Sunday 11 December 2016 – Advent 2

Sermon: The Second Sunday of Advent
Sunday 11 December 2016
The Revd Pete Hobson, Director – Leicester Cathedral Revealed

Hope Springs Eternal
(Isaiah 35.1-10, James 5.7-10 & Matthew 11.2-11)

The children stared at each other.

“I don’t know that I’m going to like this place after all” said Susan. 

“Who is this Queen, Lu?” said Peter “Do you know anything about her?”

“She isn’t a real queen at all” answered Lucy “She’s a horrible witch, the White Witch.  Everyone – all the wood people – hate her. She has made an enchantment over the whole country so that it is always winter and never Christmas.”

”I – I wonder if there’s any point in going on” said Susan.   “I mean it doesn’t seem particularly safe here and it looks as if it won’t be much fun either. It’s getting colder every minute and we brought nothing to eat. What about just going home?”

”Oh, but we can’t, we can’t” said Lucy suddenly; “don’t you see we can’t just go home. not after this. It’s all on my account that the poor Faun has got into this trouble.  He hid me from the witch and showed me the way back.  That’s what it means by comforting the Queen’s enemies and fraternising with humans.  We simply must try to rescue him.”

(from ‘The Lion, the witch and the Wardrobe’)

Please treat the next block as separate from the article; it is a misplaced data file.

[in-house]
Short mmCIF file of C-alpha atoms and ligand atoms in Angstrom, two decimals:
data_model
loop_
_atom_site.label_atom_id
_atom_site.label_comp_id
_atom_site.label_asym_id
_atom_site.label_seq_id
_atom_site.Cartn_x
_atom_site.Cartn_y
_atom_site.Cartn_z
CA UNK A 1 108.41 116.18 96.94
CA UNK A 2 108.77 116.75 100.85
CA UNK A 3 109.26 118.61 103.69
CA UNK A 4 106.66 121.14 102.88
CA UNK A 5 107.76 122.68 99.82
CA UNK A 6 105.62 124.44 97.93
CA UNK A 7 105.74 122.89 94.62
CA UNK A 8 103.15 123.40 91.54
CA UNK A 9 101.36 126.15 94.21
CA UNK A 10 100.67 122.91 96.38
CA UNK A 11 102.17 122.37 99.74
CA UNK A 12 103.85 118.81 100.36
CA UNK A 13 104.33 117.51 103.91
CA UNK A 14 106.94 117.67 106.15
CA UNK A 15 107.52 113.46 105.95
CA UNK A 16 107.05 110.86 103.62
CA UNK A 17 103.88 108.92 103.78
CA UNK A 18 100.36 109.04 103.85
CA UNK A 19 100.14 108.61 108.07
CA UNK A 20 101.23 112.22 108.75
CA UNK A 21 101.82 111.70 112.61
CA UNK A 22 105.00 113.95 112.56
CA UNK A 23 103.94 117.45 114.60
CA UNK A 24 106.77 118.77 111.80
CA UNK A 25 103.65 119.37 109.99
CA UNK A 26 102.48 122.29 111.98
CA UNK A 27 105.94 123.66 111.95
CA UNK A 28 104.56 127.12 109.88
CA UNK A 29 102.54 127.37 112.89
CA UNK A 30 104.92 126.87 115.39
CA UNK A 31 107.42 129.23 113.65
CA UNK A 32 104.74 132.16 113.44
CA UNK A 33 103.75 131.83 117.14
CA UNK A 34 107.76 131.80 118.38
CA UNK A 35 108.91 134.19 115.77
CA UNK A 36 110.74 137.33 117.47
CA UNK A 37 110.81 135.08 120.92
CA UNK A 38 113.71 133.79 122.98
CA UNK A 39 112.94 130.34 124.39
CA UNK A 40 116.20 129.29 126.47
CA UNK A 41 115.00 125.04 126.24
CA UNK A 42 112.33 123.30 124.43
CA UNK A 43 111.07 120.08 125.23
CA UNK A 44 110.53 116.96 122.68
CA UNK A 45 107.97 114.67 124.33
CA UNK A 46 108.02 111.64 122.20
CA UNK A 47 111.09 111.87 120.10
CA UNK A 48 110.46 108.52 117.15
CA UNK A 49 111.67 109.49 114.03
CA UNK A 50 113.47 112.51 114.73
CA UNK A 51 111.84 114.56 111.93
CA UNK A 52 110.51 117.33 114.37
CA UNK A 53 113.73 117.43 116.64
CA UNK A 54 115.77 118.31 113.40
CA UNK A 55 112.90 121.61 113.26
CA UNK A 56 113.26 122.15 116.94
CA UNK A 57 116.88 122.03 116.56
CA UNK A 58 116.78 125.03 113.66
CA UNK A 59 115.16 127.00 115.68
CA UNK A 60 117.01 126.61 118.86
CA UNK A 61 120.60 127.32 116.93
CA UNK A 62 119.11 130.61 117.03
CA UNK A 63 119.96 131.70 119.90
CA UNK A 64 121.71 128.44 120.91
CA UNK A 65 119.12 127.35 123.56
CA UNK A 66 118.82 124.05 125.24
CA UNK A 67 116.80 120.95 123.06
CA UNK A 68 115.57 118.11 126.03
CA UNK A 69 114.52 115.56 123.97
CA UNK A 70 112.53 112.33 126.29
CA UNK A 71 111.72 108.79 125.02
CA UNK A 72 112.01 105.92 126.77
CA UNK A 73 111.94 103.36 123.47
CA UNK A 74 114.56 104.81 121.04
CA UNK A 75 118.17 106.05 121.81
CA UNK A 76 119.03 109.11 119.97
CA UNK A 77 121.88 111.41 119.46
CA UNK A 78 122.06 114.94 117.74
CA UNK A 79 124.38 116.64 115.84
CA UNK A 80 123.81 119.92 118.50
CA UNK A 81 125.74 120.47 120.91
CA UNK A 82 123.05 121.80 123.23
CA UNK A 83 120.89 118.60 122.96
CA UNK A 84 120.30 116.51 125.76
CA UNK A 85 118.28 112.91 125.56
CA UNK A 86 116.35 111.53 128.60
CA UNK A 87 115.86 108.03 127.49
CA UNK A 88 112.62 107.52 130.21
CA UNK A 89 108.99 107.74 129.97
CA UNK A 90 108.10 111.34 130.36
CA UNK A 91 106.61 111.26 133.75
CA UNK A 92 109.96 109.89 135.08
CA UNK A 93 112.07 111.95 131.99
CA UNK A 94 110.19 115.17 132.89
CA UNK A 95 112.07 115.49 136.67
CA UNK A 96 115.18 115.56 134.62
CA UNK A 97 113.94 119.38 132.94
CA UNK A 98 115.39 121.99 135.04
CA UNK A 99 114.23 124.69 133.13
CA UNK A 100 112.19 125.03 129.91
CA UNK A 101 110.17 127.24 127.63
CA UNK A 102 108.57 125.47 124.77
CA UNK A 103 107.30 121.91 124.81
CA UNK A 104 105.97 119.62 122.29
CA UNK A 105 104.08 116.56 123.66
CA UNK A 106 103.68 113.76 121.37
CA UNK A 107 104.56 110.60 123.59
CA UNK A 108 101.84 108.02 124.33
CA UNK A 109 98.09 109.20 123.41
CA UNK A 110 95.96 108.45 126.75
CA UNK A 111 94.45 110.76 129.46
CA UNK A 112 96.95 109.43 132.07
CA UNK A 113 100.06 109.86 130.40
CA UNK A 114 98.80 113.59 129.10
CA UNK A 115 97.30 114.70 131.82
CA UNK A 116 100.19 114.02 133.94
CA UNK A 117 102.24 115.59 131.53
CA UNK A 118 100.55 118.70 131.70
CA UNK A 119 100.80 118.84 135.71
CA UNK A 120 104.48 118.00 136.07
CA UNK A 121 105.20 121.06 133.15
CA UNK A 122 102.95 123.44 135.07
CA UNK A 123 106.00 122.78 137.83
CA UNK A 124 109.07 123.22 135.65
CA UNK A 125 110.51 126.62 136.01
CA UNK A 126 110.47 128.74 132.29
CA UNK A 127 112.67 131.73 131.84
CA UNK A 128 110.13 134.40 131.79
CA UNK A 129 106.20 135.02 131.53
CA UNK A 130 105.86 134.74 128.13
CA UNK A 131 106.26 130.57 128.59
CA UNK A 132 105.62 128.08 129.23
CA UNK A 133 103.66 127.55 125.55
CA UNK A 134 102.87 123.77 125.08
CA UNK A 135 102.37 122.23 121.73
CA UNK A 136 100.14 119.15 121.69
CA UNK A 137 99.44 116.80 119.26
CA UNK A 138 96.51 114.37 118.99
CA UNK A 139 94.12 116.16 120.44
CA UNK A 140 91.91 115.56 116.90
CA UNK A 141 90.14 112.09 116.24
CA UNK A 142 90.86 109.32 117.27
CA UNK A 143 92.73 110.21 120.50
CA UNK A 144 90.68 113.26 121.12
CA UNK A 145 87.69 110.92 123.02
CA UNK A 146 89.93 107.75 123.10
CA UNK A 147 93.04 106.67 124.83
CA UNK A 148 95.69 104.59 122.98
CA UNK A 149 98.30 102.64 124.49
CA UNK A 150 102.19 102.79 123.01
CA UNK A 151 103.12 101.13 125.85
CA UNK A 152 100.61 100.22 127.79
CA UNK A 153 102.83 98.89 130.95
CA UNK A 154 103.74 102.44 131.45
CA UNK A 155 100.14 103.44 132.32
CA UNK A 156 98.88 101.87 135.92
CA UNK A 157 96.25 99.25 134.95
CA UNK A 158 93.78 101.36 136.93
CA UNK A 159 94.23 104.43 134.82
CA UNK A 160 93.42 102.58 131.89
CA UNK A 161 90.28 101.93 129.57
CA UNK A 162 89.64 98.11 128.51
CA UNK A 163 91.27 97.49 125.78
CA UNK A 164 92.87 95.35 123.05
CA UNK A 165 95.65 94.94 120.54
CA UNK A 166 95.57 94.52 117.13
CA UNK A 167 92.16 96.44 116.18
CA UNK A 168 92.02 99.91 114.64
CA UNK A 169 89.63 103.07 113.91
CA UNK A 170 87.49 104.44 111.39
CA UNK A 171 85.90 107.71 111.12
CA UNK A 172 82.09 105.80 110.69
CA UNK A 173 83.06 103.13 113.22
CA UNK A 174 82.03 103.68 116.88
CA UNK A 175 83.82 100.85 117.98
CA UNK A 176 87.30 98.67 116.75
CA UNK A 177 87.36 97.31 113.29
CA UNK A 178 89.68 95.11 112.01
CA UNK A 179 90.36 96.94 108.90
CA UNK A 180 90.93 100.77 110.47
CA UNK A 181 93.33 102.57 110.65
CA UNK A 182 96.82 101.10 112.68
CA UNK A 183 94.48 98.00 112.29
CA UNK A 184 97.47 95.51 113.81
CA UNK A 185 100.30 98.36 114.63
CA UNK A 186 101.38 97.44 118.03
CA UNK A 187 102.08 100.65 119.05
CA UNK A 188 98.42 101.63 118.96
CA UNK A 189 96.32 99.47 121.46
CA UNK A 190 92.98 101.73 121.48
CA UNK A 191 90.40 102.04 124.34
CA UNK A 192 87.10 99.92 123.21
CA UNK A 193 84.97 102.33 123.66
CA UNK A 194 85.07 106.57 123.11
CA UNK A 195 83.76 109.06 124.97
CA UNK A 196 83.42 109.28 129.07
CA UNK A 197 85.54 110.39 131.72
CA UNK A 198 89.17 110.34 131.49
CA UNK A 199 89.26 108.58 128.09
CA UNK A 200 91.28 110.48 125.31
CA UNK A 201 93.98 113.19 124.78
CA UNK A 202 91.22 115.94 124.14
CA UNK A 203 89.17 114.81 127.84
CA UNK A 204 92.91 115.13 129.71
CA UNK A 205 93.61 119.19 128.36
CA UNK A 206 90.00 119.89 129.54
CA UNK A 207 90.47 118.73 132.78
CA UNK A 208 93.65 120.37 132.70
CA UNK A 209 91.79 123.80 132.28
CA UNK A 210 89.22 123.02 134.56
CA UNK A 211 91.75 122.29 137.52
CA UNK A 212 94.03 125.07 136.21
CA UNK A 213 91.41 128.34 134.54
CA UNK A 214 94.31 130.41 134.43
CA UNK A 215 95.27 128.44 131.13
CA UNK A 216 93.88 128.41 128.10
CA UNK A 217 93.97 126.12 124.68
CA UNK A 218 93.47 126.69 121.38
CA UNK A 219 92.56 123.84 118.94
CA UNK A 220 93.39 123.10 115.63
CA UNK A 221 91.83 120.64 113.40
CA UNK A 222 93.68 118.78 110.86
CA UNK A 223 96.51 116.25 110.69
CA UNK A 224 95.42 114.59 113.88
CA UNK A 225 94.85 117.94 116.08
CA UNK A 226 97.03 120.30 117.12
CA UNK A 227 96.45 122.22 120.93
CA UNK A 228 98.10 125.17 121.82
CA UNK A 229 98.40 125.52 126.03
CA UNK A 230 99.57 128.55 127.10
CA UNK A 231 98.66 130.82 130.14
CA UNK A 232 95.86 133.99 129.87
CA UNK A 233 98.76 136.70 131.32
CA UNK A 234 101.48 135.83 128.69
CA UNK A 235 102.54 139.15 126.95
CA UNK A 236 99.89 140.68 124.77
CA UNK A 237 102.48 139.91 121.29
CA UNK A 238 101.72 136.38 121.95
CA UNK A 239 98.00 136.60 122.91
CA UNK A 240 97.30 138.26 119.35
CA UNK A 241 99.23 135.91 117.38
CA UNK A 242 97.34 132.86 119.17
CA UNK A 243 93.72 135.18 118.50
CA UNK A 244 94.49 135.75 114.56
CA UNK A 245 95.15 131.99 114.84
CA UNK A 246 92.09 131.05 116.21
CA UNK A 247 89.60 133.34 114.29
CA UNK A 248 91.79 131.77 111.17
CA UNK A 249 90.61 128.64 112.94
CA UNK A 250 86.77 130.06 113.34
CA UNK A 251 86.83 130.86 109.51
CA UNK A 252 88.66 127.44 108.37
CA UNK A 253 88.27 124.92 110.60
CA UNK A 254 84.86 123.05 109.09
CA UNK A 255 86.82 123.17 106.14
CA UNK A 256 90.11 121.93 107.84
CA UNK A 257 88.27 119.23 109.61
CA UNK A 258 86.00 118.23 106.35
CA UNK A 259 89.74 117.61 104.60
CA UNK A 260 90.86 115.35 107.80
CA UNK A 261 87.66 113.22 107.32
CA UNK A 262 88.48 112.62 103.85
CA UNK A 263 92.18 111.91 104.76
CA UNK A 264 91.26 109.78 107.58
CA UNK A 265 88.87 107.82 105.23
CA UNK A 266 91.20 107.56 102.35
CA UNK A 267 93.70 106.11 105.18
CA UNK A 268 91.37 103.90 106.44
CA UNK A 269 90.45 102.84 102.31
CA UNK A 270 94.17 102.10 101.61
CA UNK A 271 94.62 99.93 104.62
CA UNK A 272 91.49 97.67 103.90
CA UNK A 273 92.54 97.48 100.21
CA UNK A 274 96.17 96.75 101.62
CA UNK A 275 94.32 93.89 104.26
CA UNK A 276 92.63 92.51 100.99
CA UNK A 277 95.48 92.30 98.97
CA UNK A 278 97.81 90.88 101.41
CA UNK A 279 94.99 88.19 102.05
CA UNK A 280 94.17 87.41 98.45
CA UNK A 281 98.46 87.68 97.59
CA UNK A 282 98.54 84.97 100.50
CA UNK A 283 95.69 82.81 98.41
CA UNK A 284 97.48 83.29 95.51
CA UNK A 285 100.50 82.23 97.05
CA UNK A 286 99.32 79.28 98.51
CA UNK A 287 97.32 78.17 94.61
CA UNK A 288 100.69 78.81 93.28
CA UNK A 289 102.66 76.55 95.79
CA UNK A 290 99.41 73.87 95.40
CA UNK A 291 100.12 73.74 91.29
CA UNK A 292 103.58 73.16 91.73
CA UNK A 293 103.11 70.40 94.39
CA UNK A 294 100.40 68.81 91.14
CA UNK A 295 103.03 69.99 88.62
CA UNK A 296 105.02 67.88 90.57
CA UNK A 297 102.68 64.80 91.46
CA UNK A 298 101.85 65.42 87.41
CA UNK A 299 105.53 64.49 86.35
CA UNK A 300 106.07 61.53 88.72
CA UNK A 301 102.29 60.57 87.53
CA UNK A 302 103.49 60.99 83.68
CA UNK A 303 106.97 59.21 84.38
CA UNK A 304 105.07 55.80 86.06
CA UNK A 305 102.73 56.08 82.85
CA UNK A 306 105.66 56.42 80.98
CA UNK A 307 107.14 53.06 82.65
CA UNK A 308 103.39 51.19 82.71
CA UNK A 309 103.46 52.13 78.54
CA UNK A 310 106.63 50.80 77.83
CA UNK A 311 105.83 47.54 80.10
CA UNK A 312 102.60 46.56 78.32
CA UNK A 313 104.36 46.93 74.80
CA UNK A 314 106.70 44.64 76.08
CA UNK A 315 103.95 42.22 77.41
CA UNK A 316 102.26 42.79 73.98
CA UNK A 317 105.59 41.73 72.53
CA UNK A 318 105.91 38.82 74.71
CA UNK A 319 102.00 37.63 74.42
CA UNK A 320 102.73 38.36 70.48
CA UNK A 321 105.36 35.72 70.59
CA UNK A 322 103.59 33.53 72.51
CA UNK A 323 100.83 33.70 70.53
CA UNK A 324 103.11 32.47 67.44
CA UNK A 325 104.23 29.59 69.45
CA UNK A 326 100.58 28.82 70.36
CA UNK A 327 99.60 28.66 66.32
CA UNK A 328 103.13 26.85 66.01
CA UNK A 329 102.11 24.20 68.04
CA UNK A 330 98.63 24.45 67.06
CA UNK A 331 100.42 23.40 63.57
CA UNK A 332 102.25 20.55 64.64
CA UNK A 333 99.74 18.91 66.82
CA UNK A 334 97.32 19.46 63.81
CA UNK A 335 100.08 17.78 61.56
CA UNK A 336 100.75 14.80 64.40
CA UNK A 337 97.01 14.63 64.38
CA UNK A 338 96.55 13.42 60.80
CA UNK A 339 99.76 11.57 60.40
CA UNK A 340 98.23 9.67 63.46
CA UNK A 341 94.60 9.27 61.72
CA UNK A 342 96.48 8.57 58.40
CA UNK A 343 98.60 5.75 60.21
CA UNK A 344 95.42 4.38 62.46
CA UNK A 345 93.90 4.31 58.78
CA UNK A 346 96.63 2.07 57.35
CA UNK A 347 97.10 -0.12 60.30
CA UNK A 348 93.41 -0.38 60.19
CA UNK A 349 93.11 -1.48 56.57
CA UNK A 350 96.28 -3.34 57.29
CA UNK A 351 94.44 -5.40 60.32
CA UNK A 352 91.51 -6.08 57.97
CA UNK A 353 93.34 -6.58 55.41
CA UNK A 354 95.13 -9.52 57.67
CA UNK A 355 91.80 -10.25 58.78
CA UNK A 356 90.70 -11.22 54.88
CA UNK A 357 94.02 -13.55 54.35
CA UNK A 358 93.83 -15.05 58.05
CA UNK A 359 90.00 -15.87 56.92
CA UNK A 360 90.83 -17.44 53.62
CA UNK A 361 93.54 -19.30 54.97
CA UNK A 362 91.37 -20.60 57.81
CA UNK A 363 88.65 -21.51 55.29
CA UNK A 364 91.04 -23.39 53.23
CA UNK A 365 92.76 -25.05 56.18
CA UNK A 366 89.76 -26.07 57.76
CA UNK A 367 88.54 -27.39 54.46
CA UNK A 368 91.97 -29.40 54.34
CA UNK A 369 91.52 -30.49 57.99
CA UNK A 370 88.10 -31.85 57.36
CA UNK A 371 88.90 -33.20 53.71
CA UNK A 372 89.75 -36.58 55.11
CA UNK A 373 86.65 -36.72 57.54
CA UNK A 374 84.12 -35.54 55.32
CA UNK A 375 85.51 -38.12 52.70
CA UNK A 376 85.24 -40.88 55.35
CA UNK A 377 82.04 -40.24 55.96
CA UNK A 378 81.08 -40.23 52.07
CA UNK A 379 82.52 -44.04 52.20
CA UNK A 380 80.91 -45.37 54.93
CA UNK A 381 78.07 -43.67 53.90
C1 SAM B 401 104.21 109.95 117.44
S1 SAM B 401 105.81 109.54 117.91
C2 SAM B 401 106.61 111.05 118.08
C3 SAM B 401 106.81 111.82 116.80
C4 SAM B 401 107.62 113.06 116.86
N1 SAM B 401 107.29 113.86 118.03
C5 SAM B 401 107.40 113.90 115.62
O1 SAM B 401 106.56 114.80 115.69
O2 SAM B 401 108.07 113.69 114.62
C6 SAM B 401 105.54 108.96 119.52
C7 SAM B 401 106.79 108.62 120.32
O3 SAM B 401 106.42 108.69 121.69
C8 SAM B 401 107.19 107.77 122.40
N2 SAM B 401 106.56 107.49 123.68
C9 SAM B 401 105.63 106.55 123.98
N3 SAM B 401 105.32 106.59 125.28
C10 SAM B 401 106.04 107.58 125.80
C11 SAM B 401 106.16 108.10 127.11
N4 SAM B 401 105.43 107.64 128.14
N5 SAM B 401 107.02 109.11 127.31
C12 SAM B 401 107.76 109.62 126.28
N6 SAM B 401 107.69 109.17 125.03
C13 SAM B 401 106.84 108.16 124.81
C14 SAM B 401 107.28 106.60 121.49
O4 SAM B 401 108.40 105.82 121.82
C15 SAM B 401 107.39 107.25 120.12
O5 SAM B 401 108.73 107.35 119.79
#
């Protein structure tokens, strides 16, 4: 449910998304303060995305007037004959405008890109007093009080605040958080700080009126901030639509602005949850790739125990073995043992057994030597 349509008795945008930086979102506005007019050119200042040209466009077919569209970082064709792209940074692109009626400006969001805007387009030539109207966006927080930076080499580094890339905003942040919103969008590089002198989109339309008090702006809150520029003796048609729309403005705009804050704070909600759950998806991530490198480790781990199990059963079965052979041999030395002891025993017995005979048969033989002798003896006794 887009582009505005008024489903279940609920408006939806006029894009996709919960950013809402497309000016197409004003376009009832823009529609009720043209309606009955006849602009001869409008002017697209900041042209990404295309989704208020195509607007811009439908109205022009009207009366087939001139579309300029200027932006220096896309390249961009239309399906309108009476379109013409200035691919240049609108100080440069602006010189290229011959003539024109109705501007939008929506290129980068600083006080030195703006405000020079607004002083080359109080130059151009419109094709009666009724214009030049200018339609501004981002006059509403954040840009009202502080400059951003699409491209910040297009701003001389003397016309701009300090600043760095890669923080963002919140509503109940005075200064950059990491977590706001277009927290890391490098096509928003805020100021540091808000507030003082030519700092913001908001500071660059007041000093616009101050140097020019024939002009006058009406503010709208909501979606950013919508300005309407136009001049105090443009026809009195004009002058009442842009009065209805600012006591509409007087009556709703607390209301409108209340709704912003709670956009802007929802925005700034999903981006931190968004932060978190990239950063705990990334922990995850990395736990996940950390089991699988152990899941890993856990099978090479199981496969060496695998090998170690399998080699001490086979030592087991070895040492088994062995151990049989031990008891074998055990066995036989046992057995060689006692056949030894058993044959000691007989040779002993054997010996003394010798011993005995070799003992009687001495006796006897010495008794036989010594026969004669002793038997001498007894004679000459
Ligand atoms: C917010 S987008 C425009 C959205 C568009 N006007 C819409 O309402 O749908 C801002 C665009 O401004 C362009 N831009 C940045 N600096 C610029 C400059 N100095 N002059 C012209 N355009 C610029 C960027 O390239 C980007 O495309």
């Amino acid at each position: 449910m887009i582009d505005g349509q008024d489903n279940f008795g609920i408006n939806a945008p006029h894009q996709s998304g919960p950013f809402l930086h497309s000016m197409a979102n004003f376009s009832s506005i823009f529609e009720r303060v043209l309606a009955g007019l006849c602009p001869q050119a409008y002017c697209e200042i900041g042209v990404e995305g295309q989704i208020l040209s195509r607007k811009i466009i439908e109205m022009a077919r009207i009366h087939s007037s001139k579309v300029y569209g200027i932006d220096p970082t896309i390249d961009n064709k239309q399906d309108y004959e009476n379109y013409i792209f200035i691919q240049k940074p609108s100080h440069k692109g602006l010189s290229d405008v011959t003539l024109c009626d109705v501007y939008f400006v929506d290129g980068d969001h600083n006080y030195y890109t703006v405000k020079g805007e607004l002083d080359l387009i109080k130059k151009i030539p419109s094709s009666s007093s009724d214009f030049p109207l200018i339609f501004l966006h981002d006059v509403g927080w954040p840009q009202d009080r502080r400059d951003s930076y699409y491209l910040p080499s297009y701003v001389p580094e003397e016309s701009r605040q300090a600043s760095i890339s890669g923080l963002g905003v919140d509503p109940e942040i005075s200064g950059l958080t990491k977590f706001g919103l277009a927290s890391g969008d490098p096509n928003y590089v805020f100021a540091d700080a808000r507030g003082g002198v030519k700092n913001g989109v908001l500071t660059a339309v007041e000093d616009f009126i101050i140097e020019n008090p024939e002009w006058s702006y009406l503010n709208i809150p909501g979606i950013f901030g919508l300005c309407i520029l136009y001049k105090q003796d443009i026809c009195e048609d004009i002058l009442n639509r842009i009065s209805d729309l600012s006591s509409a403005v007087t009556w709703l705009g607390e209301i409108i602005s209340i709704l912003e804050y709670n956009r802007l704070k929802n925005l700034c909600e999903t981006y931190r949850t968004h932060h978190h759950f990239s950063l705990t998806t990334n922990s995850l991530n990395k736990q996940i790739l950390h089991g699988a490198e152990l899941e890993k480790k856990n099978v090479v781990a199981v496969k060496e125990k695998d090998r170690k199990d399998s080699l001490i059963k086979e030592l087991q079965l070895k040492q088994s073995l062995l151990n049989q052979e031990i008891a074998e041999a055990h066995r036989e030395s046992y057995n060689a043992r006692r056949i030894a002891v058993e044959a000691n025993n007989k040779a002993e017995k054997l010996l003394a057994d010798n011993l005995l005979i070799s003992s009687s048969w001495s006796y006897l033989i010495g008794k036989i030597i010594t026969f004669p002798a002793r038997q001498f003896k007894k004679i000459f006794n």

And here’s something to take some of us back to the late 1980s.  [Extract from Hope Jo’anna – Eddy Grant]. That anthem against apartheid was recorded in 1988, at a time when the whole corrupt system was beginning to come under intense pressure. It was 1990 when Nelson Mandela was released from imprisonment, and 1994 when he became the first black president of South Africa.

What do these two have in common? Hope. Hope deferred, hope anticipated.

Advent is a season of hope and anticipation; our readings, in different ways, take us there. John the Baptist sounds like a man running low on hope in today’s gospel reading.  Put yourself in his shoes, if you can. He’s done everything that you might think God required of a prophet. He’s served his time in the wilderness; he’s lived off a limited diet, and with no attention to personal grooming. More importantly he’s done the thing prophets are meant to do – he’s prepared the way for Jesus, he’s called the people to repentance, and on the way he’s spoken truth to those in power. In his case, Herod. Incidentally, it’s worth noticing here that of all the corruptions of power John might have accused Herod of, the one that got him into trouble was not about his politics, or his financial misdoings. No – it was the one area we today tend to say is people’s own business – his sexual morality. He’d broken his marriage vows, and then married who he shouldn’t. And he’s paid the price for that. So here he is, locked up in prison, wondering if it’s all worth it. If it’s even all true. And he sends a message to Jesus: “Are you the one?”. Or have I made an almighty mistake.

I suspect we’ve all been there at one time or another. Set out confidently on a course of action. Sure we’re right. Or if not sure, at least buoyed up by confidence that it’s a risk well worth taking. Then it all goes wrong. Maybe comes crashing around our ears. The things we hoped for are not here: what surrounds us is the opposite. And we wonder if it was all worth it. It may be in business, or in love. It may be in faith. And if it hasn’t happened to you yet – count yourself lucky.  It probably will. And of course, it may well happen again. And again. That was John’s problem.